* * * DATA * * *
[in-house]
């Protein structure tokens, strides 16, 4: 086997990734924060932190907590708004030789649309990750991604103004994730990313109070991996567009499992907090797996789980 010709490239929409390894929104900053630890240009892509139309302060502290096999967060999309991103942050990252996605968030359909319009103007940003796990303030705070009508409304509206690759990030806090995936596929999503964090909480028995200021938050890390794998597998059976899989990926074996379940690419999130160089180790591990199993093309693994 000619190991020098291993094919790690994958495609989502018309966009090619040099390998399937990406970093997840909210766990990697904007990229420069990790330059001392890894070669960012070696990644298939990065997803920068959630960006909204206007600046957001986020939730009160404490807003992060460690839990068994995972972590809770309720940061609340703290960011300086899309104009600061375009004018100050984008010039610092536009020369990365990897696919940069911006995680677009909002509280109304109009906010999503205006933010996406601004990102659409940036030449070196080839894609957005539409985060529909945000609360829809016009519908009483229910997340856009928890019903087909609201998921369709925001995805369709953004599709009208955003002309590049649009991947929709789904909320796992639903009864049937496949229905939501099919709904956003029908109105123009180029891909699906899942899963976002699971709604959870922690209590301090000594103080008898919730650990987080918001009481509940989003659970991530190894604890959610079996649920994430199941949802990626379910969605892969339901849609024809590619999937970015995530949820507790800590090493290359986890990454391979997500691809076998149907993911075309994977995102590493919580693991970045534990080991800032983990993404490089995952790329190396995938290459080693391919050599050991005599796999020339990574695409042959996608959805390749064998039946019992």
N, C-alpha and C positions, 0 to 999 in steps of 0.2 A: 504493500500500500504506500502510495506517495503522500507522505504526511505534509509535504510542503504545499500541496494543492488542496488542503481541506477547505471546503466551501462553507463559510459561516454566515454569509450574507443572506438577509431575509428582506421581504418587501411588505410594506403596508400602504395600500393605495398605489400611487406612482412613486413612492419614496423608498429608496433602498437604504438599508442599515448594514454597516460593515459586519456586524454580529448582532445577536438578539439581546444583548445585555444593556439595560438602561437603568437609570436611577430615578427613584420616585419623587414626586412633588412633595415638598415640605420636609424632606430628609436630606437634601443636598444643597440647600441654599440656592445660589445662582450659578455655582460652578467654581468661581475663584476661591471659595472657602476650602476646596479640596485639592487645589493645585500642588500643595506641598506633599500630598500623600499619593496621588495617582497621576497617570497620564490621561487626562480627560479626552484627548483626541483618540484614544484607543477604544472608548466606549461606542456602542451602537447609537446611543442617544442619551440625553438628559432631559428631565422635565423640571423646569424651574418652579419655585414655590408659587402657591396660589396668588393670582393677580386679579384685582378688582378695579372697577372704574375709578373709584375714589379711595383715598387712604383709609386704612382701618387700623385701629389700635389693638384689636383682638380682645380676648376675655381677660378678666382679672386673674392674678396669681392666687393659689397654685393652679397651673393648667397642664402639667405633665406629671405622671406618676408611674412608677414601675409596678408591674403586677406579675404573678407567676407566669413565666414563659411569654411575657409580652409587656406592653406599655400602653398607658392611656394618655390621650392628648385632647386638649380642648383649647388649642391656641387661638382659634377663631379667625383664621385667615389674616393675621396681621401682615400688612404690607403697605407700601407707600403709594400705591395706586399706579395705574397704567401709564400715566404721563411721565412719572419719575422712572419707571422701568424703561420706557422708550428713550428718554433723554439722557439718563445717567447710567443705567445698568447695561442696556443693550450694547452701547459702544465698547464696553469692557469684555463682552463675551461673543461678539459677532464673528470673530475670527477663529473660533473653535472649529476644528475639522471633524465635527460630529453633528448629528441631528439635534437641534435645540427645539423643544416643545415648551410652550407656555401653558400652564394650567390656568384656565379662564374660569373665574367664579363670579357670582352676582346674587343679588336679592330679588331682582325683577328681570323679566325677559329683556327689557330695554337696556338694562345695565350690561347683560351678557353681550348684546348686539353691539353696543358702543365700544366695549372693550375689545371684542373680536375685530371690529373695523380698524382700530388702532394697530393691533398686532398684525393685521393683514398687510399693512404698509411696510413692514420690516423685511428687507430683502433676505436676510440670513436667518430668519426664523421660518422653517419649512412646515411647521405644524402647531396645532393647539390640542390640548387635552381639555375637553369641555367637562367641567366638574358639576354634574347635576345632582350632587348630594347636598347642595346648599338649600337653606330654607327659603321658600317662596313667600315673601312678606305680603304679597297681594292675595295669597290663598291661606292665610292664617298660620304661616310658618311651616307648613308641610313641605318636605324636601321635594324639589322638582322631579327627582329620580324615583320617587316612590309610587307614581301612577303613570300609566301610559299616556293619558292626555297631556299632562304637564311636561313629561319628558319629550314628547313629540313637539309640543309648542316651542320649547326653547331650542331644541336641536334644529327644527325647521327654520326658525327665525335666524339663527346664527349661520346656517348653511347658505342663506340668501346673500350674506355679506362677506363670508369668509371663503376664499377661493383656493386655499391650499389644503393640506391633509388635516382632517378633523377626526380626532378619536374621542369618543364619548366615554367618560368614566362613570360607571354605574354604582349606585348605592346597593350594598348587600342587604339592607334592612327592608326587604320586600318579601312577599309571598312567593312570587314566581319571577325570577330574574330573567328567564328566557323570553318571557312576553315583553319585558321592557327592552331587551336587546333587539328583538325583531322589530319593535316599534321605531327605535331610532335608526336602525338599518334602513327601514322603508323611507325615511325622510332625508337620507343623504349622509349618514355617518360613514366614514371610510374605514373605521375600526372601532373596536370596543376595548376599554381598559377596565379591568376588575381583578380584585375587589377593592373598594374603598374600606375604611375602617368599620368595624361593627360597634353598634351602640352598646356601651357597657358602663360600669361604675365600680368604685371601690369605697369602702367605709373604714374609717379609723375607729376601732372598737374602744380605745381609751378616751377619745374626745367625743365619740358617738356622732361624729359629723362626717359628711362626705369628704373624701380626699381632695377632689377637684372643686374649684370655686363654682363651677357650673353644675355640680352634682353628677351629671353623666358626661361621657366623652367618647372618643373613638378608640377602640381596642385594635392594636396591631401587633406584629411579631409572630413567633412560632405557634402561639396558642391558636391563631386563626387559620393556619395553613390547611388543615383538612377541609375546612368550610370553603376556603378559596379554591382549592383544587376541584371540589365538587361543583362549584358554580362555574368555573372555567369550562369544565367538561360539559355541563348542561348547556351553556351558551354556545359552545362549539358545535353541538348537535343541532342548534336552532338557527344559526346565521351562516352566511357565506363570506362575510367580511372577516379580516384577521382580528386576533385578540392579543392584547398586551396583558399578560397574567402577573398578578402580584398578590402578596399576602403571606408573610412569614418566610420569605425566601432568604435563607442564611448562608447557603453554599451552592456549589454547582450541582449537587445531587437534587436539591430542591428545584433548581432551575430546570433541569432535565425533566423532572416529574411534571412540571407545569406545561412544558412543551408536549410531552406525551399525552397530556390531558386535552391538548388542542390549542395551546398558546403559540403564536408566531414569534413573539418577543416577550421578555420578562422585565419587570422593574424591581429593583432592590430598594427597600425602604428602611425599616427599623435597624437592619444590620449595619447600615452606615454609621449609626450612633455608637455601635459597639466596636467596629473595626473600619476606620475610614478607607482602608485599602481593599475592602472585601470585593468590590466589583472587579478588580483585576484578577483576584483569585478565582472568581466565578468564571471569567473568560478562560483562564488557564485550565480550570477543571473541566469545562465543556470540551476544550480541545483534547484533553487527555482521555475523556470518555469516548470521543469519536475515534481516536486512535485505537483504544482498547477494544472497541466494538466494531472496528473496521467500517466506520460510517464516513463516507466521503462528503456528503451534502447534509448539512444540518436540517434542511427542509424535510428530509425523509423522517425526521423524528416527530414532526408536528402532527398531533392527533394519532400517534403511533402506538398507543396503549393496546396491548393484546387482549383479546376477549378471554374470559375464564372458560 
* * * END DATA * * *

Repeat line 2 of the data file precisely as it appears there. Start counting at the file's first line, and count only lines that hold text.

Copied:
């Protein structure tokens, strides 16, 4: 086997990734924060932190907590708004030789649309990750991604103004994730990313109070991996567009499992907090797996789980 010709490239929409390894929104900053630890240009892509139309302060502290096999967060999309991103942050990252996605968030359909319009103007940003796990303030705070009508409304509206690759990030806090995936596929999503964090909480028995200021938050890390794998597998059976899989990926074996379940690419999130160089180790591990199993093309693994 000619190991020098291993094919790690994958495609989502018309966009090619040099390998399937990406970093997840909210766990990697904007990229420069990790330059001392890894070669960012070696990644298939990065997803920068959630960006909204206007600046957001986020939730009160404490807003992060460690839990068994995972972590809770309720940061609340703290960011300086899309104009600061375009004018100050984008010039610092536009020369990365990897696919940069911006995680677009909002509280109304109009906010999503205006933010996406601004990102659409940036030449070196080839894609957005539409985060529909945000609360829809016009519908009483229910997340856009928890019903087909609201998921369709925001995805369709953004599709009208955003002309590049649009991947929709789904909320796992639903009864049937496949229905939501099919709904956003029908109105123009180029891909699906899942899963976002699971709604959870922690209590301090000594103080008898919730650990987080918001009481509940989003659970991530190894604890959610079996649920994430199941949802990626379910969605892969339901849609024809590619999937970015995530949820507790800590090493290359986890990454391979997500691809076998149907993911075309994977995102590493919580693991970045534990080991800032983990993404490089995952790329190396995938290459080693391919050599050991005599796999020339990574695409042959996608959805390749064998039946019992």